Speaking from his home in America, Mr Luxon said: “It’s a very exciting project.  It’s important to celebrate our Cornish heritage and I’m looking forward to working on this. My great-grandfather worked in the mines so  it is deep in my own roots.”

As well as the theatre show, Bill Scott and his team plan to use innovative cinematic techniques to produce a film.

Western Morning News

Who did Trewince belong to?

It is interesting to try and trace the ownership of Trewince from the earliest days.

According to the Rentals and Surveys of Manors from manuscripts in the custody of the Ecclesiastical Commissioners, from the 1538 Survey the Manor of Tregear (which included St Mawes/  Portscatho/ Gerrans/ Lamoran/ Ruan/ Feock out to the Veryan boundary) had probably been church property for at least 1000 years. There was no specific mention of Trewince however. Tregear belonged to Bishop of Exeter at the time of Domesday 1085  but was probably administered by the ecclesiastical conmmissioners. It may have been held by religious bodies in Celtic times and gradually absorbed by the Diocesan Bishoprics of Bodmin and St Germans which were finally consolidated into one see with Devonshire c.1030.

1140: The parish of St Anthony was granted by the Bishop to the Priory of Plympton.

1538: A synopsis of the members of the Manor of Tregear from the rental of 1538 mentions Lands held by the Manor by Knights Service – including Trewyns.

In the times of the Star Chamber (Edward VI, 1537-53) we read that “Stephen Craier seized the manors of ….and a tenement called Trewince in Gerrans.

1563: Alice Reskymer made a will and left “to the heirs of her body …. a mes called Trewins in Cherens [Gerrans]. Alice R when she died she was seized of the manors of Trewins”.  Peter Courtenay esq. is also mentioned.

1613: Edward Courtneye of Trewyne (Trewynce) leased his ‘mes. and rent’ to the Eland family.

1617  Edward Courtneye of Trethwiffe in Lazack Esq and Elizabeth his wife leases to Nicholas Hobbs of Gerrans all those lands called Trewynce on the w side and the highway leading to Gerrans church towne called the Downes (80 acres) Lives Thamseyn wife of Nicholas Hobbs, Ferdinando and Jane son & daughter of the said Nicholas ans Tam. A lease was granted to Nicholas Hobbs of Gerrans : all those lands called Trewynce and certain closes part of Trewynce on the west side and the highway leading to Gerrans church towne.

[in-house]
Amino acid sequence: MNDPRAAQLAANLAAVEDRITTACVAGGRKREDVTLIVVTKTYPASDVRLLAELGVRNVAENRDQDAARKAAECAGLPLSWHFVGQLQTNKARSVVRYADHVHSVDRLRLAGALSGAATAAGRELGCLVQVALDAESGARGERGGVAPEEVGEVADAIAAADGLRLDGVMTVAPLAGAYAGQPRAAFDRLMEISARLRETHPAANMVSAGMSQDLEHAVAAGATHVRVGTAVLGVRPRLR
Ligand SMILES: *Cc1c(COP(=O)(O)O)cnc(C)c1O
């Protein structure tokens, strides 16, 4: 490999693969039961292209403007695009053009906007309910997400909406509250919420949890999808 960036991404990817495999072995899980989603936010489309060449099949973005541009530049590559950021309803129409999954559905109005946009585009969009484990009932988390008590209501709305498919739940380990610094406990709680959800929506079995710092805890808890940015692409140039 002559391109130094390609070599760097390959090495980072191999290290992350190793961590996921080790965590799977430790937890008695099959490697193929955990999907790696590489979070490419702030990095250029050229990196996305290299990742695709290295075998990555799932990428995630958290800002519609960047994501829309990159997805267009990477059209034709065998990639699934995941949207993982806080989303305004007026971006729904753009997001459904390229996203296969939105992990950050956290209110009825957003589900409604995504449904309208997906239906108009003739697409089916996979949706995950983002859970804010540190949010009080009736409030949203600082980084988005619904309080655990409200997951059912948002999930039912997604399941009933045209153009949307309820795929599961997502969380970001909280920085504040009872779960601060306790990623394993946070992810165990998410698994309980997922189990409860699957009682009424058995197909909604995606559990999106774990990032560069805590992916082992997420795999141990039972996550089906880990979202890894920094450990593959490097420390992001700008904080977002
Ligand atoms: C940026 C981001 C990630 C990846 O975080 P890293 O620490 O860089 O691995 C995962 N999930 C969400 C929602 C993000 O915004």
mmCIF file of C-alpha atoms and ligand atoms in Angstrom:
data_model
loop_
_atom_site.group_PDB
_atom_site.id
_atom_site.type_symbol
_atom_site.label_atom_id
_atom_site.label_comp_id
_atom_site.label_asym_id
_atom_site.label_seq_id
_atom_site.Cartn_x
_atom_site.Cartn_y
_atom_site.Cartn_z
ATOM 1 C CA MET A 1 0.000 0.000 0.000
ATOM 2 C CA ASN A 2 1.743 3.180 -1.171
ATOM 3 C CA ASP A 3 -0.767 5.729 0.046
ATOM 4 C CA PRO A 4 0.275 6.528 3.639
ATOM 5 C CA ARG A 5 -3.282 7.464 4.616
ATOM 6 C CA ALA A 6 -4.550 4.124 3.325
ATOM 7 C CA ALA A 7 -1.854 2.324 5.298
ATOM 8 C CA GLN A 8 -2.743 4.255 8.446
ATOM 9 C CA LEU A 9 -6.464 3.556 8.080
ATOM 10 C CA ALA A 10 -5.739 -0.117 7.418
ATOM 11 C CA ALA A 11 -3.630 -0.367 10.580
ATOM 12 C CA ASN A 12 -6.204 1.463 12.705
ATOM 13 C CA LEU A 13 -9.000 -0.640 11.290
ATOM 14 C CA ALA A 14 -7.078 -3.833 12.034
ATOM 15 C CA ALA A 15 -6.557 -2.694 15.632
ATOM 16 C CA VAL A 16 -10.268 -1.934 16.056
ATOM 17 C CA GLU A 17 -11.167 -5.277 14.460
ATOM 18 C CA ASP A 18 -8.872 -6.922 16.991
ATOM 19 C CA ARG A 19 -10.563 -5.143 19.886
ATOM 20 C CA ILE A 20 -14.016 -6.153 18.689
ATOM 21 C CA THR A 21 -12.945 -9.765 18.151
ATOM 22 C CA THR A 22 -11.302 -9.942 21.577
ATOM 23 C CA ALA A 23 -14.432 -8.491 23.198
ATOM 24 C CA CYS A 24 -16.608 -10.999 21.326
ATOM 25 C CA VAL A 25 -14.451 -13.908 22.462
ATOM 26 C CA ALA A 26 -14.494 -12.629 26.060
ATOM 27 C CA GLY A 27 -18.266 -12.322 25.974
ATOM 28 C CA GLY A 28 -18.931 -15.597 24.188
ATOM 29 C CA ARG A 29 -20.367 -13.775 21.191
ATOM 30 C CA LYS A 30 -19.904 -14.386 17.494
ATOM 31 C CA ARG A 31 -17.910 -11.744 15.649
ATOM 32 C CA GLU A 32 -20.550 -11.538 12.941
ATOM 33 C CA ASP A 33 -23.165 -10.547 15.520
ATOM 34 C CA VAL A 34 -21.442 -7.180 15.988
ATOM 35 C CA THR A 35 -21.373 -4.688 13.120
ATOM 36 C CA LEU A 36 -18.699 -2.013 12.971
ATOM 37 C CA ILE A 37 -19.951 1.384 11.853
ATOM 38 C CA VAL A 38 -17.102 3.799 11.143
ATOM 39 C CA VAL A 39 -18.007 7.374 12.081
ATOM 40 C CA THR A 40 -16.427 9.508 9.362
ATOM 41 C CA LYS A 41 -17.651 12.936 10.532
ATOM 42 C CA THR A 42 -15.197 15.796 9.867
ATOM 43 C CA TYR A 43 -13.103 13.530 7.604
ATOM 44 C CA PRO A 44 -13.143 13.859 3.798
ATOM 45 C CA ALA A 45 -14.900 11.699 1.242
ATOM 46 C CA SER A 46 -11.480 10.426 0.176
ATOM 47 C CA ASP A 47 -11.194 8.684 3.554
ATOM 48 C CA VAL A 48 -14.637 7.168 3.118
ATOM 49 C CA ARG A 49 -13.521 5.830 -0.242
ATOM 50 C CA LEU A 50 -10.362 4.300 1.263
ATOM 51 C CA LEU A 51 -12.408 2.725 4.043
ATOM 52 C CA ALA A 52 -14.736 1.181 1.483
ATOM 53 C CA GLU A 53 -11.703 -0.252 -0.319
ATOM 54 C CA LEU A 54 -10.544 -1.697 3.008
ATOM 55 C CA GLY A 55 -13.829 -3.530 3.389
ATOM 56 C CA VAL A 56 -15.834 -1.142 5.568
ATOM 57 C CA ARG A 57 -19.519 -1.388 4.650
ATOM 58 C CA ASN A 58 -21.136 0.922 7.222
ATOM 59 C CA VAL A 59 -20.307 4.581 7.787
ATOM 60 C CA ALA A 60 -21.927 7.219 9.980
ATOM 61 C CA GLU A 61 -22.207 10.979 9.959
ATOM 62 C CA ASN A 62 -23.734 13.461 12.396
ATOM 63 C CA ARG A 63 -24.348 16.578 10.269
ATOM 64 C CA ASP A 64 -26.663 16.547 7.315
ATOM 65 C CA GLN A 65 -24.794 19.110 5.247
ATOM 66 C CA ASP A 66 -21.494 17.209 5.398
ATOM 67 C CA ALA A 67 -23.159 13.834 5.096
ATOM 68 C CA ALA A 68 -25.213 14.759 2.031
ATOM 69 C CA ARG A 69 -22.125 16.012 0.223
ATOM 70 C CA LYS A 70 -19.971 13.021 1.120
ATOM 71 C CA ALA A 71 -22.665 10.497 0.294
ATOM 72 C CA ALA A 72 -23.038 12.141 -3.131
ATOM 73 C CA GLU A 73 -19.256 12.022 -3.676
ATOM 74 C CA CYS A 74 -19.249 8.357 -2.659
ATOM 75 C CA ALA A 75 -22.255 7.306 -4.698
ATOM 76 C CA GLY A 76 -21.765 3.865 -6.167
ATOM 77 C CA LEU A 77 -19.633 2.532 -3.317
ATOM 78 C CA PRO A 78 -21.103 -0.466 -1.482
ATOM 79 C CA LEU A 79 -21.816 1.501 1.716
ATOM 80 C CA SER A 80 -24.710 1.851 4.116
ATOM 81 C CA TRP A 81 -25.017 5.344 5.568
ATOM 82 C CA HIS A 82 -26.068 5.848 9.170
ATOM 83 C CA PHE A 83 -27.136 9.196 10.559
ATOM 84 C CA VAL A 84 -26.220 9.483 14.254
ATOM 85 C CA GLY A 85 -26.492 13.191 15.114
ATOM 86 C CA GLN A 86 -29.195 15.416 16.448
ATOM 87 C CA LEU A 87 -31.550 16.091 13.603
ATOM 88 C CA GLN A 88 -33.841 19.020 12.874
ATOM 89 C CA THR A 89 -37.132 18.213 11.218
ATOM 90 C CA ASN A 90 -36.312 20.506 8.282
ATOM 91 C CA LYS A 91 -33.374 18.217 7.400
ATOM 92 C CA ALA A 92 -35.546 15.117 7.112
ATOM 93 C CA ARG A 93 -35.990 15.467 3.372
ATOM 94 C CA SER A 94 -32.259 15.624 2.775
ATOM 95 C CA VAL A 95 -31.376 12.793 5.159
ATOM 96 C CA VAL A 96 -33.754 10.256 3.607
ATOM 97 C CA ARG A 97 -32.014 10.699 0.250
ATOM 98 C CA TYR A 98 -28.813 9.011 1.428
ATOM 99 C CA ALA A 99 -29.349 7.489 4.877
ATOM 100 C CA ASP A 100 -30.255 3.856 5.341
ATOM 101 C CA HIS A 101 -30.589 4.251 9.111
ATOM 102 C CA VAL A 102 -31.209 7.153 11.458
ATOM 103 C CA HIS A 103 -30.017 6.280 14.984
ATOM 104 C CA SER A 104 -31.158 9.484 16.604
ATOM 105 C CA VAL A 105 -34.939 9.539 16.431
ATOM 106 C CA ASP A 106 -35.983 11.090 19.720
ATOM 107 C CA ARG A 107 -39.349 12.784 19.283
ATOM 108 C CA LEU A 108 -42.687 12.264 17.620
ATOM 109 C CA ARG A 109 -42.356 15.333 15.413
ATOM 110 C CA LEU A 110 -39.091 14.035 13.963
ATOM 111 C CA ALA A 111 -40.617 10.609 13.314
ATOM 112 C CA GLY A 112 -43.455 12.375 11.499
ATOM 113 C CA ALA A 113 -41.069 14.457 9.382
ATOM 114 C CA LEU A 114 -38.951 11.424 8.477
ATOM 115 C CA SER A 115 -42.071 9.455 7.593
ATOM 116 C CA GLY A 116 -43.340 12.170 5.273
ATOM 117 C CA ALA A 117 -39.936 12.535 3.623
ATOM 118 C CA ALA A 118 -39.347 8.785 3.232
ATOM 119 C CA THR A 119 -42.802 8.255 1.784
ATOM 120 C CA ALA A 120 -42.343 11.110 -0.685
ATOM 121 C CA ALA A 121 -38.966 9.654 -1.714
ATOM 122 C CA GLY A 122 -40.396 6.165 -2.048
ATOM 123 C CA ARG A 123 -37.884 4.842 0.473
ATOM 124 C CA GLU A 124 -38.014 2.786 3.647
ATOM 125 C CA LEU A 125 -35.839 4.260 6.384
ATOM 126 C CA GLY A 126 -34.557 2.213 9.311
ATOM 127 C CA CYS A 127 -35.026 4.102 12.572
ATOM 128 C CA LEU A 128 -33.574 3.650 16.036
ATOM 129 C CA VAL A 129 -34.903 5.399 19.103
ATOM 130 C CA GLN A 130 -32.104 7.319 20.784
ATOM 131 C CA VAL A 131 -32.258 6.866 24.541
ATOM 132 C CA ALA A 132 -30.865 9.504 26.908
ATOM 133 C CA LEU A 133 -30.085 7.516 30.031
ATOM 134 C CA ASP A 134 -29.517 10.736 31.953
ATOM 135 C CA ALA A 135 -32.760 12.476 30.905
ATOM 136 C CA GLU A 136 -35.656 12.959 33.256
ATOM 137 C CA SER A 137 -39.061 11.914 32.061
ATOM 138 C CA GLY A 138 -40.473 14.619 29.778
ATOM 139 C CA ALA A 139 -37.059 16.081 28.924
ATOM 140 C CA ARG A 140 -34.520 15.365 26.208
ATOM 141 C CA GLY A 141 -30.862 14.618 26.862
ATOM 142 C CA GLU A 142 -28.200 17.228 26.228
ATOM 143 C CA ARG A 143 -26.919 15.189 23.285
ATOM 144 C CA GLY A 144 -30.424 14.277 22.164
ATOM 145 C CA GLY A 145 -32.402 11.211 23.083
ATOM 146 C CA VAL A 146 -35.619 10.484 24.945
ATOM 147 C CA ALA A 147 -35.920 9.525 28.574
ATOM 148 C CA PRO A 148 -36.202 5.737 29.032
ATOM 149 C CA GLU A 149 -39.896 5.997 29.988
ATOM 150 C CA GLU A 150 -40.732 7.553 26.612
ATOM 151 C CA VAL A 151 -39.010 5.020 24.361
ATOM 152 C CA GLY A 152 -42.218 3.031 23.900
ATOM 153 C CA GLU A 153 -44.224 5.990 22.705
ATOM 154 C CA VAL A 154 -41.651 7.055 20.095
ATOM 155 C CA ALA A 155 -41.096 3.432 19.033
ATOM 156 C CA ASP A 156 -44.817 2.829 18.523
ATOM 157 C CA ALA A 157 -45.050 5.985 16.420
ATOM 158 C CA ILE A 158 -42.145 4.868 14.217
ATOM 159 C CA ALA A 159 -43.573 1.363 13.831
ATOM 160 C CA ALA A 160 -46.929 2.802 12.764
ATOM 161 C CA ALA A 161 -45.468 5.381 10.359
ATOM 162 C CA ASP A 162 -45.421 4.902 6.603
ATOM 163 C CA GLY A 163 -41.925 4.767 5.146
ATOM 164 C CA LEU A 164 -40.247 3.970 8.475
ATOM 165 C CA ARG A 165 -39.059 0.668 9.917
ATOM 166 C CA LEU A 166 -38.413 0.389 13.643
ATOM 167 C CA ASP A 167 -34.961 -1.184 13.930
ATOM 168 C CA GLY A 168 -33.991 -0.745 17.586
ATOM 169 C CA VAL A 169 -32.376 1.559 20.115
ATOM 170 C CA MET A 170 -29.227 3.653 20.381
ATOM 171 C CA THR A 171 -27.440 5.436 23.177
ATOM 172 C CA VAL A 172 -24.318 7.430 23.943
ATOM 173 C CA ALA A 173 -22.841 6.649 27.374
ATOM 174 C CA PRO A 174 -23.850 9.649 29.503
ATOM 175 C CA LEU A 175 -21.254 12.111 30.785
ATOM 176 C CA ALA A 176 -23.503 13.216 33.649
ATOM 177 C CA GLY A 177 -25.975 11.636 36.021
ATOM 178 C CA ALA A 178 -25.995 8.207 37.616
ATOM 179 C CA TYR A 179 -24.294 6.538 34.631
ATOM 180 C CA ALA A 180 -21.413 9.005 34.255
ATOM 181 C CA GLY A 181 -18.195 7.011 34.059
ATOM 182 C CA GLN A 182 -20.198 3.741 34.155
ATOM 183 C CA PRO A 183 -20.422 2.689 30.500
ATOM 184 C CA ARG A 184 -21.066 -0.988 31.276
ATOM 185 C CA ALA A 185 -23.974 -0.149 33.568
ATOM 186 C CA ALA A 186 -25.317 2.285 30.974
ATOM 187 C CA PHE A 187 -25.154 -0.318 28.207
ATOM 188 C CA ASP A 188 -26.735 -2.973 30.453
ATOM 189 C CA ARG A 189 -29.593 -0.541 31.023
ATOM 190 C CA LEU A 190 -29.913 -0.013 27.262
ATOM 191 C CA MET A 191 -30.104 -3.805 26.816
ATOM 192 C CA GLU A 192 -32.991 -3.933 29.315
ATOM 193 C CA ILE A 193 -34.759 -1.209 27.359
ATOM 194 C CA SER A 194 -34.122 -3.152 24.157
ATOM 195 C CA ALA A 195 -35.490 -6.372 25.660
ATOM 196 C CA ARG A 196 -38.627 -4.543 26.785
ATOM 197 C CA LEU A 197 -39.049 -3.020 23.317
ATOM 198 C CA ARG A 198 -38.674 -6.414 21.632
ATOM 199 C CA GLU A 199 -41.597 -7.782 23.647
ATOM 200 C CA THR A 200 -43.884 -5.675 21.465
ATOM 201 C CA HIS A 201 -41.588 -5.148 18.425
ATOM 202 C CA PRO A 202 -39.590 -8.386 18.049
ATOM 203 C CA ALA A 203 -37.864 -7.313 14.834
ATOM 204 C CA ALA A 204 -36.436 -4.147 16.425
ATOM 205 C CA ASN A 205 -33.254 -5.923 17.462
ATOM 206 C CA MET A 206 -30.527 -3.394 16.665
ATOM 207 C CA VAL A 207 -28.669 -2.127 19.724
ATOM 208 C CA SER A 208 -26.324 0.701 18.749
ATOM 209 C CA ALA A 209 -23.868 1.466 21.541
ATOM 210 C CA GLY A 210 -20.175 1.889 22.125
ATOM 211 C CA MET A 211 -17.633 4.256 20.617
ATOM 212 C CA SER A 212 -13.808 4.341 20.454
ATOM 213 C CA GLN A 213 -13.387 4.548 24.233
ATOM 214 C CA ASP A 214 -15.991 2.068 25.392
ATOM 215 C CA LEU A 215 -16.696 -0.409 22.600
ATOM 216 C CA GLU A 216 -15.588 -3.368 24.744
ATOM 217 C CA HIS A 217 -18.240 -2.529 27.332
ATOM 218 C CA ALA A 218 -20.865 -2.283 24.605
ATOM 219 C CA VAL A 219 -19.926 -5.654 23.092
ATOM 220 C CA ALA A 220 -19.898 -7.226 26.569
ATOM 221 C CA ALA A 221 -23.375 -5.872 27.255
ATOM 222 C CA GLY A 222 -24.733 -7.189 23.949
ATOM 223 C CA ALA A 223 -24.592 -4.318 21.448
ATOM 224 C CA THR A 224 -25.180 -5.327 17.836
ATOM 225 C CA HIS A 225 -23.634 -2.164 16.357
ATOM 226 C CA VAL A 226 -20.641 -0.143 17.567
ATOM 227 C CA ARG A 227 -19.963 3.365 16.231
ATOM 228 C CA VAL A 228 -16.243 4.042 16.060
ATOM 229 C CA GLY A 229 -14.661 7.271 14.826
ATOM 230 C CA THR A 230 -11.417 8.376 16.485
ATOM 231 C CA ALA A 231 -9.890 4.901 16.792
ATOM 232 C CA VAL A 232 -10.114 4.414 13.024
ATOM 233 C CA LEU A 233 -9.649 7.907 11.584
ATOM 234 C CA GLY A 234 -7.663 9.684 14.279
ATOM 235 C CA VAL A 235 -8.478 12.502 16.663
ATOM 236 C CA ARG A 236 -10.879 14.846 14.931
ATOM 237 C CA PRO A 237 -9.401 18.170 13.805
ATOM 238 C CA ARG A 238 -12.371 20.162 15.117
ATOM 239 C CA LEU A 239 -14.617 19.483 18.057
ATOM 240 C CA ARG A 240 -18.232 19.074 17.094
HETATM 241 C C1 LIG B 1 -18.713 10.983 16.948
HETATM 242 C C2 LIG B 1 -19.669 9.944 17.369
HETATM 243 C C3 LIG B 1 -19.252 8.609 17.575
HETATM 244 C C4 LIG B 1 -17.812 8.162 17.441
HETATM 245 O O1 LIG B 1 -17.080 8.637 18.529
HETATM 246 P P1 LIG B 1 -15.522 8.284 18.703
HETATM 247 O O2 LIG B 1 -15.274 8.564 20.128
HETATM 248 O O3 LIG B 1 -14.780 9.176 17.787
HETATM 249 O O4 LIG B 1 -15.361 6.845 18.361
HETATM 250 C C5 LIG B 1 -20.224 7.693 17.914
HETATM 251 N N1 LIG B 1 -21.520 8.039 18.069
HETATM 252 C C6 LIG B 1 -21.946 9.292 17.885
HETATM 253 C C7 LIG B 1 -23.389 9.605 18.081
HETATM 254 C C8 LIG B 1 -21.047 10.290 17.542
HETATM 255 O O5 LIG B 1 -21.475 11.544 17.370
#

1641 The Protestant returns list Ferdinando Hobbs and Edw Hobbs. (Everyone in England had to sign the Protestation swearing allegiance to the true Reformed Protestant religion against all Popery. In Cornwall the returns comprised a list of all male parishioners 18 and over).

Up to 1675 we continue to find references to the Hobbs family in relation to Trewince., and there is a Hobbs monument in the church at Gerrans which displays the family arms, namely “Argent, 3 escutcheons sable, each charged with an eagle displayed” or, “impaling, Argent, 2 swords in saltire proper, hilts and pommels or, in chief, a bunch of grapes of the second, leaved and stalked as the sale; being the arms of the family of Thomas of Tregolls near Truro.”

Looking at the Archives

Trewince was built in 1750 by a man called Stephen Johns, but according to the Henderson Calendars (1919 transcripts of unpublished Cornish manuscripts), records of lands at “Trewynsse or Trewense in the parish of St Gerrans” date back to 1571, and maps from an even earlier date show a dwelling at Trewince. Originally Trewince would have been part of the Tregear estate – written records are in the Domesday Book 1085. From the sixteenth century onwards, the Trewince mansion changed and developed; whilst little is known of an earlier building on the site, there was a coach house and cottage, and also gardens, orchards and plantations. The walled garden, still intact, was filled with flowers and fruit trees; there would have been game preserves and dove-cotes.

Hundreds of years later, the cob walls of the cottage are still intact, rammed into place with a mixture of clay, straw, dung and small stones, solid and rock hard.